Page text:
Robin Williams was a genius. And like most geniuses, you love him or hate him. The thing that strikes me about RW is that he stuck around long enough to have a body of work that has a lot of stuff in it that nobody else on the planet would do. That is for better and for worse - but there it is.
My first reactions:
- He wasn't that old, was he?
- No he wasn't: 63.
- Suicide, that figures.
- There was nobody around to tell this guy how he was wrong, and he finally figured it out. Whoops.
- Oh. Depression. Ugh. That's nasty.
- That makes a lot more sense.
- I don't feel sorry for him, but at least he wasn't as bad as Carlin.
- Don't speak ill of the dead. Don't speak ill of the dead.
- I'm going to have to write this all down.
- Hmm. Dead Poets Society. One of my favorites.
I have no sympathy for suicides. You can read all about that here. Here's an excerpt that I think applies to Williams:
Woody Allen is crazy. We always knew it. You can be a crazy genius, but then you'll be one of those stupid geniuses that can't even appreciate their own value because they keep entertaining their crazy thoughts. I mean there are a billion books in a million libraries full of interesting things to fill your head with, but entertaining crazy thoughts is a waste of time. Oh yeah, and there is music, and art, and everything that has yet to be discovered on this planet. I mean, you could learn a whole new language. Or you can just decide to focus on the crazy fucked up part of your life and implode. For a long time, we all thought Woody Allen was cute because he was all neurotic and seeing shrinks, and people thought being slightly neurotic was fascinating. He just wanted to bang his own daughter. Crazy. Because the whole world is not interesting enough, right?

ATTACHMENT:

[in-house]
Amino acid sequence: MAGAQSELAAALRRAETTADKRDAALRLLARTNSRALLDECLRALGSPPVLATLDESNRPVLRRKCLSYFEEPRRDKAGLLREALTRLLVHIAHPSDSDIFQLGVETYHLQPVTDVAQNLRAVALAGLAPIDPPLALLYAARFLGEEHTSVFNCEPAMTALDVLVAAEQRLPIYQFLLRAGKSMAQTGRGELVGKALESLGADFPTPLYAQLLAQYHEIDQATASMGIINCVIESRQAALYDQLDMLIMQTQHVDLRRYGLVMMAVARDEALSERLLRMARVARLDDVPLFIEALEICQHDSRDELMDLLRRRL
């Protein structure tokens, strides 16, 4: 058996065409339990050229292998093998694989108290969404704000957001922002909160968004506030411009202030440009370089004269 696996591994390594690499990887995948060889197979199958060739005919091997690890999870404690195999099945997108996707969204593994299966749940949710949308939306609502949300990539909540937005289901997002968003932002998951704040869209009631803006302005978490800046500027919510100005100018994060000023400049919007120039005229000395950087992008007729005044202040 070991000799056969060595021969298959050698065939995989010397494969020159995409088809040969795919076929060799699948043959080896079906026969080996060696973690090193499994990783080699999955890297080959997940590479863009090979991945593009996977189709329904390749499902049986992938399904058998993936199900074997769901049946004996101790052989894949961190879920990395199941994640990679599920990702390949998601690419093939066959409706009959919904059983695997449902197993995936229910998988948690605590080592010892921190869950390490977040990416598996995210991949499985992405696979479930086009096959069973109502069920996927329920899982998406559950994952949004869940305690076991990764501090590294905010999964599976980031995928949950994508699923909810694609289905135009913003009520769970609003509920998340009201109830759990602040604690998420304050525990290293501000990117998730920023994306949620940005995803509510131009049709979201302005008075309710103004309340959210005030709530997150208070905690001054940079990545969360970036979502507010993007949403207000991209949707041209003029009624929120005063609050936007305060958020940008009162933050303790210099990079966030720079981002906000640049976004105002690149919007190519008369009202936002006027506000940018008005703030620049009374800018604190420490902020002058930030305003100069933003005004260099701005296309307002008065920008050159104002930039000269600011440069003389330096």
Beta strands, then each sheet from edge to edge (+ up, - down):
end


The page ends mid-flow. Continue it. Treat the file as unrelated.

And that's why I thought bullet point #4. But since I have a good idea of how counselors deal with anxiety which is lightweight depression, I know that Williams probably found himself in the shoes of Pagliacci. So I wonder exactly if he ever dealt with all that by playing against type. You see there is no question in my mind that Robin Williams' best roles as an actor came from his performances as an evil character.
- One Hour Photo
I never saw him in my wife's favorite film of him, The World According to Garp. It may turn out to be one of those avoided matters that turn out well. But I can tell you that a great deal of his mawkish sentimentalism got on my final nerve and he has singularly impressed me as being the star of one of the worst films of all time; What Dreams May Come. Awful. But when he could be balanced - when he was not in full farce mode, which only worked at a very superficial level, Williams could be good. That would be Dead Poets Society, Good Morning Vietnam, The Fisher King.
But I think it will be, in light of all this unpleasantness, Good Will Hunting that will mark him. It shows in film what he must have accomplished at some point in his life and career, the ability to live with dignity in light of an unspeakably tragic loss. Williams must have lost his own ability to lift his own spirits and could not do what our other great clowns (Steve Martin, Jim Carrey, Rowan Atkinson) have done to be serious in life.
I cannot say that Williams ever touched in me in a profound way, but it was good to have someone of his genius to be a lovable spoof. One thing Williams never did was sink into the vulgarian perversity characteristic of this age - and unlike Carlin, though Williams would do his share of moralizing, he never became shrill or pushy. You got the feeling that although he seemed to be one that could never stay serious for any length of time, that he was one of the good guys. All the more tragic for his failure. He was, still to the end, and sadly exactly Mork from Ork - a man blessed and cursed with an inability to keep still or settle his mind.
He rests at long last.